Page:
Yesterday was rough. Can’t lie about that. They save the hardest test for last, I think. If I never have to have that test repeated again I’ll be a happy camper.
I realize I am still a touch out of practice from having multi-day testing. It used to be old hat. I’ve had a lot of the same type of testing the past two days before for various research studies over time at places like the National Institutes of Health (NIH) & a few other places.
I’m writing this to avoid feeling hungry. I have bloodwork & a barium swallow so that means no real food until this afternoon. Which even if you’re not big on breakfast (though I usually am to some degree even if it’s just Cheerios & almond milk), the moment you’re told you can’t have something you want it more. This morning is one of those cases.
I’ve always enjoyed comedy, but I’m a fairly serious person. In fact, sometimes I can be downright anal when it comes to certain elements in my life. But people sometimes will laugh at things I say & do because I find humor in things that others don’t. It’s sometimes off-beat, corny, dry & snarky. But it’s always been (to some degree) a defense mechanism.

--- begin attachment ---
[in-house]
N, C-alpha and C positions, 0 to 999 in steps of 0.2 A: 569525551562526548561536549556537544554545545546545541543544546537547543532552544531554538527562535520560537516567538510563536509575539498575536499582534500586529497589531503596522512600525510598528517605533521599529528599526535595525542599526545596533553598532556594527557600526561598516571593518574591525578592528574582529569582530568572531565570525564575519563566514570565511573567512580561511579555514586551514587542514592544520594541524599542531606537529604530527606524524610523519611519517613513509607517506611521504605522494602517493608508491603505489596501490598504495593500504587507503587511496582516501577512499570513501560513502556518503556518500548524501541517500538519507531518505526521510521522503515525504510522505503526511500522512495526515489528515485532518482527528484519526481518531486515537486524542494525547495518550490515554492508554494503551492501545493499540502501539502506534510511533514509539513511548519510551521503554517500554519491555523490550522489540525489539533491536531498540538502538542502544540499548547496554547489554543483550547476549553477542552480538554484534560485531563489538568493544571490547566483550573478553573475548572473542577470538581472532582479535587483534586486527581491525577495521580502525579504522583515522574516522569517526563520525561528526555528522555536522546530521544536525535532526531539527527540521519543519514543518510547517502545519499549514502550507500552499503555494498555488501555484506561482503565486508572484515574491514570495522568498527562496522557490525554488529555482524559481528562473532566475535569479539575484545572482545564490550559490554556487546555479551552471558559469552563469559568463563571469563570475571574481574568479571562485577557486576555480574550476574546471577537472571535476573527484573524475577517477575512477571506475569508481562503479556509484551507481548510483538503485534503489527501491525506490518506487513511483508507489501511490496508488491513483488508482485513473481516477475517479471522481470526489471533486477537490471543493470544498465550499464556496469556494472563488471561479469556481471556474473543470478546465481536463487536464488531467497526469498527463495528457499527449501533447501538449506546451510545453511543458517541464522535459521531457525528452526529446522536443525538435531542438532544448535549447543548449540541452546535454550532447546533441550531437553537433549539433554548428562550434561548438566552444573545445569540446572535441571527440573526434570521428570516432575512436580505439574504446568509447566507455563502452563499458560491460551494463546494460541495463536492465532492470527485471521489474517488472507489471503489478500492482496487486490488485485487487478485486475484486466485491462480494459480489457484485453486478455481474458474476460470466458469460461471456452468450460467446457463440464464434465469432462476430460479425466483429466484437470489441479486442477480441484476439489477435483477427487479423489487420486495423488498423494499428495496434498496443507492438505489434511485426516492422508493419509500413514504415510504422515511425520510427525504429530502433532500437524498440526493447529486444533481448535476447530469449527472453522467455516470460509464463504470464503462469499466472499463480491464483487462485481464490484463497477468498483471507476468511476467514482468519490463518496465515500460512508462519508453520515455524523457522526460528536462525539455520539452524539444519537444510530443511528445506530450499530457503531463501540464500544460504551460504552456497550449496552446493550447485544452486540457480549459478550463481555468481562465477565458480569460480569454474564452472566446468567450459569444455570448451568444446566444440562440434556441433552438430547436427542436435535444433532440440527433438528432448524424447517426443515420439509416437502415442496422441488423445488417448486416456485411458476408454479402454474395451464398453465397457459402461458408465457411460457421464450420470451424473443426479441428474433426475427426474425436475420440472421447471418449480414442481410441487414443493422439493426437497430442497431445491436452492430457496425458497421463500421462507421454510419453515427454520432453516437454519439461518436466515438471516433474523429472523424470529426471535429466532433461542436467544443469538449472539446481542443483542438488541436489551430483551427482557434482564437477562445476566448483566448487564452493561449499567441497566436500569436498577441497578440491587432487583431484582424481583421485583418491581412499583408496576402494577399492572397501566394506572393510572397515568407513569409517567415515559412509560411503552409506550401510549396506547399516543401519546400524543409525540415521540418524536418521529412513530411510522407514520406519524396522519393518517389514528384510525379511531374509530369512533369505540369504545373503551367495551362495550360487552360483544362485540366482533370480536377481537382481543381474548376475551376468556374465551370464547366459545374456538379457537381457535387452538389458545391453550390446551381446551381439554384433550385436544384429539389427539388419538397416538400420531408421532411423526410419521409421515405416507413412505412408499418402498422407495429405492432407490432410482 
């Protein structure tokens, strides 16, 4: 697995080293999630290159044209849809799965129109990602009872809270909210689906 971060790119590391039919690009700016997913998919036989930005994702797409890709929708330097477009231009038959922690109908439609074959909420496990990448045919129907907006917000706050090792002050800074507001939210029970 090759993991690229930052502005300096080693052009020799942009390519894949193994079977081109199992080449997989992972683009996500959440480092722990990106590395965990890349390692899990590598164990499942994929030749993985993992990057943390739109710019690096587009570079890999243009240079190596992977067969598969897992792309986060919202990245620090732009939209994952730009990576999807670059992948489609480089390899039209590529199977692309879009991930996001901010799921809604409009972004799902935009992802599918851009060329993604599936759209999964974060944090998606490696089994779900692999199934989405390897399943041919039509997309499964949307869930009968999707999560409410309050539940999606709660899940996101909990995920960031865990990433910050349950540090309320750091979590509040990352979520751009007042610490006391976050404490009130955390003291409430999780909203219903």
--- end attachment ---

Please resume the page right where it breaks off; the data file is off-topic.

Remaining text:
Another boring “business of healthcare type post?” Really? Yes, really. While this isn’t specifically related to my previous post, it does affect it. It also may not be specifically transplant related but it also has an impact there. I’m sure it’s not my only healthcare pet peeve, but a larger one. It’s also one I’m sure that concerns many of us. Maybe it’s an even bigger issue than the few I pointed out in my previous post. It’s the P “word” – price transparency. What the heck is it? Why should we care?
I know laying out this “business side of medicine” seems a trite & boring discussion that no one should care about. But it’s anything but that. This is something everyone, whether they have chronic illness, rare diseases, or not can relate to & I’m sure find equally frustrating when it’s happened. How many of us have called to book an appointment with their primary care doctor or specialist & been told (less than nicely, I might add), “Dr. X is no longer with the practice”. Or “Dr. X no longer takes (insert name) insurance.”
This HealthDay article really struck a cord when I read it. It’s not only the kidney population that sometimes has issues with the process of when to refer or list, it’s other organs too. But it’s compelling food for thought for patients and professionals, as transplantation is a treatment, but not a cure. They are also costly, but overall may be less costly than other long-term interventions that don’t offer many of the benefits & the possible quality of life improvements that transplants do. As I was reading that article, certain paragraphs resonated with me, but as much as we try and contribute this to a professional issue of late referrals, I personally believe there’s more to it.